Legal Studies Major Credits Scholarship Award with Changing her Life
Her dream is to become an FBI agent. Ever since legal studies major Stephanie Wamboldt ’07 worked at the FBI Academy during an internship last summer, she has envisioned herself investigating crimes and helping people. “I was inspired by some of the heroic things that many people—especially one female agent I met—do there everyday,” she says. “There are many paths I can take, and I’m still not sure which one will work for me. But for starts, this summer I’ll be working at a district attorney’s office, helping victims and witnesses of crimes, and then I’ll see where it goes.” Law school is a possibility, so she’s gearing up for the LSAT.
Wamboldt is the recipient of the Der Hagopian Scholarship, an endowed award made possible by David J. Der Hagopian ’72 (economics) through the College of Social and Behavioral Sciences at UMass Amherst. It goes to an incoming full-time freshman who is a resident of Florida, has financial need and shows academic promise. Scholarships like this one, endowed by generous donors, are particularly valuable in that they provide the means to ensure excellence among the student body above and beyond the support provided by the state, which fluctuates from year to year. What makes the Der Hagopian especially gratifying to the recipient is that it can be renewed for the student’s entire undergraduate career if he/she is in good academic standing. No problem for Wamboldt—she has a 3.6 GPA and is fully engaged in campus life.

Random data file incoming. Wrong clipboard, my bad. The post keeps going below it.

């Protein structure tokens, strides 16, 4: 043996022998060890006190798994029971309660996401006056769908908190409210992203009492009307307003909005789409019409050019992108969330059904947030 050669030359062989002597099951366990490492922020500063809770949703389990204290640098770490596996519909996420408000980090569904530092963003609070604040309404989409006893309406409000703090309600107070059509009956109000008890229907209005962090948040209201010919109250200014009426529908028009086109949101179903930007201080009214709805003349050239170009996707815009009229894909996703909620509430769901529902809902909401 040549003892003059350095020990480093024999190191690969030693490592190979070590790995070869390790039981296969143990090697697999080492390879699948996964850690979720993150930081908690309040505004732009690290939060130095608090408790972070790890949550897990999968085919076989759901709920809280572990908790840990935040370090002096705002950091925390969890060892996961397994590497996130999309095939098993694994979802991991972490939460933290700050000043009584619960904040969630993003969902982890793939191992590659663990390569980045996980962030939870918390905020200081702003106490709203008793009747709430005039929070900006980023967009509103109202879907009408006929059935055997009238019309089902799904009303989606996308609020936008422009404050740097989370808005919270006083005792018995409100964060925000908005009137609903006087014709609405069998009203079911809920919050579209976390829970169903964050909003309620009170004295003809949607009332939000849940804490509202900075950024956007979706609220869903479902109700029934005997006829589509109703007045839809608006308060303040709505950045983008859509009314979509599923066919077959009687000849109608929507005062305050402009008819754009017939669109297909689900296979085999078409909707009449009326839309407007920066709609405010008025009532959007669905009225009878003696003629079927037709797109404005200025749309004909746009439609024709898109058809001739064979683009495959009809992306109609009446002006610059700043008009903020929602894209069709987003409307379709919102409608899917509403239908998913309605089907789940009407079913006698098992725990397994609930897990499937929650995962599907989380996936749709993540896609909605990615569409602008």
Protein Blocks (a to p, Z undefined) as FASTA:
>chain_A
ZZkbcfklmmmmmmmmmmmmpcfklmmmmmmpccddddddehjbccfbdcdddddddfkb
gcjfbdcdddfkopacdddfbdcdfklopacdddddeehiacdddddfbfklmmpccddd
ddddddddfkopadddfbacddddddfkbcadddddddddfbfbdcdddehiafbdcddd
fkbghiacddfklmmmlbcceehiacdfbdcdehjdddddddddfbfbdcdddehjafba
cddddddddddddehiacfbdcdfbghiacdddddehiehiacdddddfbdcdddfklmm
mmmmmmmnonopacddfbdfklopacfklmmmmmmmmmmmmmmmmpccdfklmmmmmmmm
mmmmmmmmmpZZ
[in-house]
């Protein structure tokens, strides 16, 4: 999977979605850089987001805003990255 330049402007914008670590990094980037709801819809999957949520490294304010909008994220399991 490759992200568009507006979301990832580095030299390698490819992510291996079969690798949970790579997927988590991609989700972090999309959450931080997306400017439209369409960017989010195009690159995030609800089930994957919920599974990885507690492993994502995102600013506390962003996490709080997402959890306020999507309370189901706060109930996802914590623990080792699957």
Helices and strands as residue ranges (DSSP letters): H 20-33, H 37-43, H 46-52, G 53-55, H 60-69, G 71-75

“I can't thank Mr. Der Hagopian enough for making it possible for me to attend this school,” Wamboldt says. I wanted to come to UMass Amherst because of the engineering program—and I wanted a change of setting from Florida. But I also knew my mother couldn’t afford an expensive out-of-state school. The Der Hagopian Scholarship sealed the deal. It’s truly been a blessing for me, and I would surely say it changed my life.”
Wamboldt traveled 1,500 miles to come to Amherst and within one semester she realized she didn’t like her major. “My grades were fine, but I didn’t find the subject matter interesting. I didn’t want to leave—it’s a really great place. So I searched for alternatives. When I took a legal studies course with Professor David Mednicoff, I became aware of how much the law impacts our daily lives. I somehow knew the field was for me.”
While Wamboldt had long been fascinated with law enforcement and law in general, she also was aware that its requirements would be very different from engineering. “There would be much more writing, which I wasn’t used to,” she explains. But Wamboldt faced her inexperience head on. “I took a freshman English writing class, and my instructor Lauren Rosenberg, was very supportive. She even submitted one of my pieces to Freshman Anthologies, a collection of essays by students. When mine was selected for publication, I knew I’d be OK.” In addition to her legal studies major, Wamboldt is a sociology/criminal justice minor.
Wamboldt has been immersed in student life as well. She is a Resident Assistant in her dormitory—“a job I hold dear to my heart,” she says. “I’ve been able to help other students and make a community of those around me.” Wamboldt also is involved in the Navigators Christian Fellowship, a registered student organization (RSO) that has weekly meetings, small group Bible studies, alternative spring break trips, regional retreats, and a variety of community service projects. “Intramurals are another way to have a great time,” Wamboldt adds. “I’ve been on the intramural soccer and softball team, and I’ve also been a softball umpire. Through RSOs like these you meet lots of people, many of whom will be lifetime friends.”
Being on the specialized freshman floor for Commonwealth College, Wamboldt says, was the best experience of her life, and she urges incoming students to consider the possibilities. “There are so many options, from special language major floors to music floors to honors floors. Very fast you become very in-touch with the people you live with. I was nervous when I arrived at UMass Amherst, but my freshman floor helped me emerge from my shell. Everyone is in the same situation and you can all relate.”
April 18, 2006